Iran test launches new solid fuel satellite-carrying rocket
The Aerospace Force of Iran's Islamic Revolution Guards Corps (IRGC) has successfully launched a three-stage solid fuel satellite-carrying rocket.
Qaem 100, the first of its kind manufactured by Iranian scientists, is capable of putting satellites weighing up to 80 kilograms into orbit 500 kilometers from the earth's surface.
The launch vehicle’s solid-fueled first-stage engine, which had been subjected to ground tests early this year, successfully completed its first suborbital spaceflight on Saturday.
That means, according to IRGC officials, that Qaem 100 is now ready to launch Nahid, a satellite manufactured by Iran's Ministry of Information and Communications Technology, into orbit in the near future.
Brigadier General Amir-Ali Hajizadeh, the commander of the IRGC's Aerospace Division, and other senior military officials, supervised the flight test of the satellite carrier.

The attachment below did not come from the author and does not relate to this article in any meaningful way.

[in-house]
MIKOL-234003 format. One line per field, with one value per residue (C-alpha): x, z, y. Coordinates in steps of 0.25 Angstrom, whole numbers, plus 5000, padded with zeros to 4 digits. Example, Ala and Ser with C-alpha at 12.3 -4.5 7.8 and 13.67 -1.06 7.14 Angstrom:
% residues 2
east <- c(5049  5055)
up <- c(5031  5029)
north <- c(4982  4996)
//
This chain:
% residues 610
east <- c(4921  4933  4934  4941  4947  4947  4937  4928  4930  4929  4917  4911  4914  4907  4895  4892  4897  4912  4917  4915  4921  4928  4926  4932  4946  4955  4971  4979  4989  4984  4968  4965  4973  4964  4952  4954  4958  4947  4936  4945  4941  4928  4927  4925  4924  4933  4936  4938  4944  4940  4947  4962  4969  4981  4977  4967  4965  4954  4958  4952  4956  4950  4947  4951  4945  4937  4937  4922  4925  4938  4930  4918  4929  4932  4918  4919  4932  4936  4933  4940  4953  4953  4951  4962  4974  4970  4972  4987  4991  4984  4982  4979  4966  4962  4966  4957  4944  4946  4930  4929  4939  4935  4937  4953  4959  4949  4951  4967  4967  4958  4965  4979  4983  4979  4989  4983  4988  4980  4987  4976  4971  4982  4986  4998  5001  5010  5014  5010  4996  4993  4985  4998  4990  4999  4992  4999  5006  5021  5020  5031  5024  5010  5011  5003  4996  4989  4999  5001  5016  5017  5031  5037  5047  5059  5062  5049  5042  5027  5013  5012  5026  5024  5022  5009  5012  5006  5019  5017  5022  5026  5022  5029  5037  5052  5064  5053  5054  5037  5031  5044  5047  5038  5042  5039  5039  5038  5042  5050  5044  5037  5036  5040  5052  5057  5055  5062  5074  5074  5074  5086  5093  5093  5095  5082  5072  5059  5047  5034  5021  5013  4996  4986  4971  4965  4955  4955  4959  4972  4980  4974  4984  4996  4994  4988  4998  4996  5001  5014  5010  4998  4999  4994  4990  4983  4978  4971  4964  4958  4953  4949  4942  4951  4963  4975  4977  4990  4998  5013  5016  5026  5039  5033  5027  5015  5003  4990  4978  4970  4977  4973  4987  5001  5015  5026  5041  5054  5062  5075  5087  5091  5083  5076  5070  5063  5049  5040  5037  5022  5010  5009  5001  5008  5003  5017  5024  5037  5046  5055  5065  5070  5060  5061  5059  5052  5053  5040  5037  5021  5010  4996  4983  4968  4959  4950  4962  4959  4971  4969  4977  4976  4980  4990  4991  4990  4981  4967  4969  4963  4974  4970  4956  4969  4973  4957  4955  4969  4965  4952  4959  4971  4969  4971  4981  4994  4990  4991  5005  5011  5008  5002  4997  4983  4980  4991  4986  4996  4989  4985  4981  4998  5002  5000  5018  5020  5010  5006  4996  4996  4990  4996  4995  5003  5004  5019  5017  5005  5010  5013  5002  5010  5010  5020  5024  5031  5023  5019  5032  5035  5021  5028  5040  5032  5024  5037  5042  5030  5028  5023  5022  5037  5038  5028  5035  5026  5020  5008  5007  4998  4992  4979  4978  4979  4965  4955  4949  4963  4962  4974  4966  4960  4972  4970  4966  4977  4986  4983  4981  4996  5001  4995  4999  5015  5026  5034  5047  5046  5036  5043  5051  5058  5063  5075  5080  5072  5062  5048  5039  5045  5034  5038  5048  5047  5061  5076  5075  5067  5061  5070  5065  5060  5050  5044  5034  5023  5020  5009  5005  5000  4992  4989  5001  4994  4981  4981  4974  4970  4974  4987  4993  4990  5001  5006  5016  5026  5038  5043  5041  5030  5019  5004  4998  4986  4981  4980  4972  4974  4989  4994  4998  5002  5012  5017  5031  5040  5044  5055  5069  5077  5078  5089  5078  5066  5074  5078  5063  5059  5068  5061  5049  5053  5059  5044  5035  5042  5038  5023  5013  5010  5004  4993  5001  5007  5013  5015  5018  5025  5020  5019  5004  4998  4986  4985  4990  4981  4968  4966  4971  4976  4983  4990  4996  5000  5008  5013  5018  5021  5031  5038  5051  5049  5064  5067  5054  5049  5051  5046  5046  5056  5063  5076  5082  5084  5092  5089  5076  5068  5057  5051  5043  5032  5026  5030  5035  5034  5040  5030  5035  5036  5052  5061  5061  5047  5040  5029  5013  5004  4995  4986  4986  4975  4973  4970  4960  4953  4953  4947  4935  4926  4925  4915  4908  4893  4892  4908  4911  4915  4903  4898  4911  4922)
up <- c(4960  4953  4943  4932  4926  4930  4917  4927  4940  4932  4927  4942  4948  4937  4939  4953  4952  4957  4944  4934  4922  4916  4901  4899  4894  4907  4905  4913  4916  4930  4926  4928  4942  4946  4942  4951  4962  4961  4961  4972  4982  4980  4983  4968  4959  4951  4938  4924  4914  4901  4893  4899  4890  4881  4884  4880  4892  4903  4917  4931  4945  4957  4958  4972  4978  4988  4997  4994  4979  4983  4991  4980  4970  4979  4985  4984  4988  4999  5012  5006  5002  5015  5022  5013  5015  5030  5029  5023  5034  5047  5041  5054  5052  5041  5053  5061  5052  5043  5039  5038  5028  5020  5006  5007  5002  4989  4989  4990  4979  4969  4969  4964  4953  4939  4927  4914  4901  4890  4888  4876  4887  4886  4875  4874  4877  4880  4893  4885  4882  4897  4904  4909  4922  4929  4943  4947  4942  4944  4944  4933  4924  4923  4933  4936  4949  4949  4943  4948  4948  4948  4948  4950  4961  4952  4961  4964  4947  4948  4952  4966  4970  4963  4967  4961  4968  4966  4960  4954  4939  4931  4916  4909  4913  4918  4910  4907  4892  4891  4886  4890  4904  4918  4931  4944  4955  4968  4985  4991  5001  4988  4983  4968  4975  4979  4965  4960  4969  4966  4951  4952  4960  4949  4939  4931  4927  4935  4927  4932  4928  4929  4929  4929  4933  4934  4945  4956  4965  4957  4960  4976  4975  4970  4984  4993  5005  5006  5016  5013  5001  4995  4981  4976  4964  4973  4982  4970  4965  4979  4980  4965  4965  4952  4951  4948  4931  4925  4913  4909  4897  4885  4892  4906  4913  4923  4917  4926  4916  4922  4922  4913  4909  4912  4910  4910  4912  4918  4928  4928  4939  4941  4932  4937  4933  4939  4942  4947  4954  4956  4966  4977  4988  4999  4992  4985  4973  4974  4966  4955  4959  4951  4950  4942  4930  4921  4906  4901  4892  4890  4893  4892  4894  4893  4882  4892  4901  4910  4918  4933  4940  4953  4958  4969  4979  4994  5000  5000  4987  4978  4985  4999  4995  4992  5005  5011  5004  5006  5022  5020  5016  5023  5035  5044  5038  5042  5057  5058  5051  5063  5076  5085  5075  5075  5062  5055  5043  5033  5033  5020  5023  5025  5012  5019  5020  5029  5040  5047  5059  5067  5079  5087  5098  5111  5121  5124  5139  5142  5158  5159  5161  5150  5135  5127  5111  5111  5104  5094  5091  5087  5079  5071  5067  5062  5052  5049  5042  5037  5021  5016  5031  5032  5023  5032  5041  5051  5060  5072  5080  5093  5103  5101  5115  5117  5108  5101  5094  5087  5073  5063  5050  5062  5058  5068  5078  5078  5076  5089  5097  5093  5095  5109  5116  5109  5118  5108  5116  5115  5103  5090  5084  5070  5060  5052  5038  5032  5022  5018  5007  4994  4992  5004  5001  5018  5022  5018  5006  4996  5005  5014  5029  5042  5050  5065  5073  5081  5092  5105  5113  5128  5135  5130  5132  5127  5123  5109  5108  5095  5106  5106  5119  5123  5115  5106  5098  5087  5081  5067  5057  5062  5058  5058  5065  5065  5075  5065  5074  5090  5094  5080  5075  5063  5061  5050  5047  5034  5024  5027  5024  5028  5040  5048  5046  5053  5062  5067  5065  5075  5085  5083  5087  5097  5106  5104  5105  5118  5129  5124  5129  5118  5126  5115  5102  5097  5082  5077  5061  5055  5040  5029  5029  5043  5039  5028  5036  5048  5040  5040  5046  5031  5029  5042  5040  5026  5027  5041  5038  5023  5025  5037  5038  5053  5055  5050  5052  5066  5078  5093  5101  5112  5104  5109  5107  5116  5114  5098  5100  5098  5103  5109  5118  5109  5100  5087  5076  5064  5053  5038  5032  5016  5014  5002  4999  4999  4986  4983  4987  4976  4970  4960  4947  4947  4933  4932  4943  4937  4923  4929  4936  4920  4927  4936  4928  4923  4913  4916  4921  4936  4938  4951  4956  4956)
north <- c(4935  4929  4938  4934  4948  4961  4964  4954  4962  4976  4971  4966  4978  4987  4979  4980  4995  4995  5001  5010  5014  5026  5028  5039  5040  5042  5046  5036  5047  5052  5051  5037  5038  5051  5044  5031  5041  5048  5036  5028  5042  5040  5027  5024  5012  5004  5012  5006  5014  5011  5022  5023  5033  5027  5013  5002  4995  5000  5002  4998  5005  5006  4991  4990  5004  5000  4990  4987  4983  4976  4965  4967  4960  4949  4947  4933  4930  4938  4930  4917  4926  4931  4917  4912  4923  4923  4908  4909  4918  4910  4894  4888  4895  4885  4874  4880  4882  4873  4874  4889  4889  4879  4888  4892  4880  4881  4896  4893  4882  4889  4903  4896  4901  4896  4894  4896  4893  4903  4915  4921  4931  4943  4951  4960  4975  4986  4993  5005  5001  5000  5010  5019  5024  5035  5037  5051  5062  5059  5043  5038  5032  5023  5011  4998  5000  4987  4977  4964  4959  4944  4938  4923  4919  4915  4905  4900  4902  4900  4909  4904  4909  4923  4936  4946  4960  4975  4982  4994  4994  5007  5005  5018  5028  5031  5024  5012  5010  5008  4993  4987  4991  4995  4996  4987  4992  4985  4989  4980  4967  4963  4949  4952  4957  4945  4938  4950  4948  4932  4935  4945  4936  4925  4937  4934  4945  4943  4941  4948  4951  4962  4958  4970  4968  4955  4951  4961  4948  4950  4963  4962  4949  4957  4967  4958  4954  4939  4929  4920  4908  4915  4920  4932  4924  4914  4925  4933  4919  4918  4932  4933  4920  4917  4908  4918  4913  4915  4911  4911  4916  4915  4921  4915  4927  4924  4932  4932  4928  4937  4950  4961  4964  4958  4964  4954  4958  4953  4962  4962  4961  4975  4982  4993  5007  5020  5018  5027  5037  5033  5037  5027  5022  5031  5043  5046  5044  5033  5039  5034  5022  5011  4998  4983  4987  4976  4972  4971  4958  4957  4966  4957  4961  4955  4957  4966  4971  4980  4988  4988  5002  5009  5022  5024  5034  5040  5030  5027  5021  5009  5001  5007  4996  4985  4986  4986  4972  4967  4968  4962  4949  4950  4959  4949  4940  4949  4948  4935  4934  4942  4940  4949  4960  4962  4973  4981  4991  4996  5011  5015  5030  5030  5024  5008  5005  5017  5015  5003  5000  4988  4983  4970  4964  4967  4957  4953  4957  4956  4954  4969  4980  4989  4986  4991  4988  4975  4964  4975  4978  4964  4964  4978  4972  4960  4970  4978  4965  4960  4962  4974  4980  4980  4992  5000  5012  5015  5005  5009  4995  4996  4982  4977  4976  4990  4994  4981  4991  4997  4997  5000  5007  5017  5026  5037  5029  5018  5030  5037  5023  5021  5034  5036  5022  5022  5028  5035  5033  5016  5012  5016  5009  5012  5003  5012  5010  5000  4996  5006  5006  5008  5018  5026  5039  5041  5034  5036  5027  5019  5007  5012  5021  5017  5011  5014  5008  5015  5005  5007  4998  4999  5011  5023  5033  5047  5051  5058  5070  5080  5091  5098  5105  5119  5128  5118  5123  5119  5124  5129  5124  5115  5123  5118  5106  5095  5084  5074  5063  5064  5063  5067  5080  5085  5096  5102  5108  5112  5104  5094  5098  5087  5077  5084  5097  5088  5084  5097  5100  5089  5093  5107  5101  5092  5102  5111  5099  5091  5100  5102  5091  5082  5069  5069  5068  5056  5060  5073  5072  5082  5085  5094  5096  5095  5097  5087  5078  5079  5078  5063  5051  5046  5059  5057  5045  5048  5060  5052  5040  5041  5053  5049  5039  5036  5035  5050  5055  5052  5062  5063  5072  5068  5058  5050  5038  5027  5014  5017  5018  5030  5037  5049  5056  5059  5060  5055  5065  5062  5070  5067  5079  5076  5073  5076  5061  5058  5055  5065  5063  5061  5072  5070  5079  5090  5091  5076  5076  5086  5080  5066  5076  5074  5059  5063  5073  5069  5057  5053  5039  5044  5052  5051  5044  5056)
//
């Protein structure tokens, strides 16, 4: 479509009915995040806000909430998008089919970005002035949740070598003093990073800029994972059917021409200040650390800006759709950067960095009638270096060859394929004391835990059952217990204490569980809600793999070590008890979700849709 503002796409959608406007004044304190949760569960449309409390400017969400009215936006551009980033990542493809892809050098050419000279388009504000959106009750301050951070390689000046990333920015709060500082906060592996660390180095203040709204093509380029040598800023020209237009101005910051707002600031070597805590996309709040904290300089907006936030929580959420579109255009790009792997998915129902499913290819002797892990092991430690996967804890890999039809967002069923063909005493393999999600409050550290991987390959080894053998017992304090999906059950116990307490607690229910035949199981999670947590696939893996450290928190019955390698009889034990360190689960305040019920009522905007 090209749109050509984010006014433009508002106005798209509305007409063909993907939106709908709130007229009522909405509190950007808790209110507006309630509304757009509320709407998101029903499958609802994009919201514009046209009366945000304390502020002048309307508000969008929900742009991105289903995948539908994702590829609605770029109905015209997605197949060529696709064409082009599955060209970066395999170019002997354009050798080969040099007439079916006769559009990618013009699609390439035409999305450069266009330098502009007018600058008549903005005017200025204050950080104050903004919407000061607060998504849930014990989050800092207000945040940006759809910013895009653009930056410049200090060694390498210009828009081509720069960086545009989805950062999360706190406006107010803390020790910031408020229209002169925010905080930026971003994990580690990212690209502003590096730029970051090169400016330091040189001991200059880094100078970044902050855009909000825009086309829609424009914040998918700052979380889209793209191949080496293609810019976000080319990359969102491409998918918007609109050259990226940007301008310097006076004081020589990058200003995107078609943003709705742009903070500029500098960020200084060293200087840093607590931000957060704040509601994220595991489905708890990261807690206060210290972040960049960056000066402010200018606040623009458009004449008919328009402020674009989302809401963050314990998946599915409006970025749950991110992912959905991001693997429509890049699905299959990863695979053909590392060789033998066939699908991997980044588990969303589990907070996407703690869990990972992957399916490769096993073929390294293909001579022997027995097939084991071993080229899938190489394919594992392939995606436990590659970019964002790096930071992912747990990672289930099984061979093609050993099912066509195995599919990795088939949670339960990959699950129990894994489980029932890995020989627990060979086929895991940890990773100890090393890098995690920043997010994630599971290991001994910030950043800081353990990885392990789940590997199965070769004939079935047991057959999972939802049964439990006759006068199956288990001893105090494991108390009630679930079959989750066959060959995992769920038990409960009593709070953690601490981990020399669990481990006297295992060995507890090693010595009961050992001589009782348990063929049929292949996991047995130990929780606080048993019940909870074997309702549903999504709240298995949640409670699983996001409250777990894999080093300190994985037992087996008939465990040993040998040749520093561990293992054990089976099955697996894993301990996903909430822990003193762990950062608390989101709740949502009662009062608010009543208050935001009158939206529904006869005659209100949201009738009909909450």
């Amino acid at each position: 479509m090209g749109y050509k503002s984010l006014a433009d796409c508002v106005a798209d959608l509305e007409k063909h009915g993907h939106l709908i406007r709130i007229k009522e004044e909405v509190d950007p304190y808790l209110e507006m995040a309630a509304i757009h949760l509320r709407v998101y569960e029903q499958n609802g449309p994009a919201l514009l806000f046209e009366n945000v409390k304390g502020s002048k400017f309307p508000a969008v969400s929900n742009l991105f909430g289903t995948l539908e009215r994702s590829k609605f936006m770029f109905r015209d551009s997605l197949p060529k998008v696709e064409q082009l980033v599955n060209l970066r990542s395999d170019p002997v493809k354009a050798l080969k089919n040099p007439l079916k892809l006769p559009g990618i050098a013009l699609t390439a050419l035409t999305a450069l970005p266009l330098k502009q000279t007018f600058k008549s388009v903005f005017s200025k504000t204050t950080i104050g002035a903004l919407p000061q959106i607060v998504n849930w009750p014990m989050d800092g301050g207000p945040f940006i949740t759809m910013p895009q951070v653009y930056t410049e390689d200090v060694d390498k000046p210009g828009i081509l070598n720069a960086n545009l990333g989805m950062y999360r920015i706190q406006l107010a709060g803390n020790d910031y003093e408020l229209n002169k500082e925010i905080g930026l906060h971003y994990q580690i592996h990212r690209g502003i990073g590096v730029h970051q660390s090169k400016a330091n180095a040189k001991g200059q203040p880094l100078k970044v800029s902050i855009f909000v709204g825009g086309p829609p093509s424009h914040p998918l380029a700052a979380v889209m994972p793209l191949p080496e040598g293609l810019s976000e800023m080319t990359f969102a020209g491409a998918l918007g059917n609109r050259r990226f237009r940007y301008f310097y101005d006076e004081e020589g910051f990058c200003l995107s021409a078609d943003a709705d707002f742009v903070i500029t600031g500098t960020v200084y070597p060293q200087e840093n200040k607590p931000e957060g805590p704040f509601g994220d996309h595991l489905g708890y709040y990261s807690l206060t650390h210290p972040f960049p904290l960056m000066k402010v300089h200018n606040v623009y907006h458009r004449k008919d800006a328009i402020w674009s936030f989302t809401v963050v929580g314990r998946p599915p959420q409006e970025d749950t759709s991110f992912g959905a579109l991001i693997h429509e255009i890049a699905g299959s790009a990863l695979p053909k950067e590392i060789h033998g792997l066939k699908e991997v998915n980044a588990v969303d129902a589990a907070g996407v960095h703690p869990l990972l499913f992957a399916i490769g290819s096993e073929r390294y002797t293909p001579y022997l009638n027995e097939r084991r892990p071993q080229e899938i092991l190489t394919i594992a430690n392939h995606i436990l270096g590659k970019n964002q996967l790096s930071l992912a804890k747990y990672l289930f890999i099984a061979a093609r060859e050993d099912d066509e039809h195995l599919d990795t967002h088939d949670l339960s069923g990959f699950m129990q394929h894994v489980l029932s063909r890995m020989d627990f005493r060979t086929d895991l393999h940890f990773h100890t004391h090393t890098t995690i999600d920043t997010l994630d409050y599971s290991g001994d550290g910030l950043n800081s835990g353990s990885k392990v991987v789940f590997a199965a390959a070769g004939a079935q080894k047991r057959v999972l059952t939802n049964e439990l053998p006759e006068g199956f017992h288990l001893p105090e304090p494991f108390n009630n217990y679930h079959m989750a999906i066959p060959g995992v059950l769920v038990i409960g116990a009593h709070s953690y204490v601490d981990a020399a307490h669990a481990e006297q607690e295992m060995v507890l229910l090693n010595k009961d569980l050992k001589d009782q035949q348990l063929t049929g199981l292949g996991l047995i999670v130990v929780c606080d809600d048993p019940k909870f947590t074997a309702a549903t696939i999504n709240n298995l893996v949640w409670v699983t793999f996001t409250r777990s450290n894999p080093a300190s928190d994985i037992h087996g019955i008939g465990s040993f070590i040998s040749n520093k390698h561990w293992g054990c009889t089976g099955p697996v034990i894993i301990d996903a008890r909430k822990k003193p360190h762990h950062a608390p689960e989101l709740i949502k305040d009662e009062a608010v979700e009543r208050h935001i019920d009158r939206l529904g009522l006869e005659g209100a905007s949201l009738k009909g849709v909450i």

Speaking on the sidelines of the ceremony, Hajizadeh said arrogant countries, led by the United States, are doing all they can to hinder Iran's progress, adding, "They cannot stand the impressive achievements of the Islamic Republic of Iran."
He emphasized that the Iranian youths are overcoming the "heaviest" sanctions in history to make such great achievements.
Iran will continue down the path of progress and modern technologies, the IRGC commander insisted.
Iran has over the past years succeeded in manufacturing and putting into space different satellites as well as launching various carriers.
Late in June, Iran tested its domestically-developed hybrid-propellant satellite carrier rocket called Zuljanah for “predetermined research purposes” for the second time.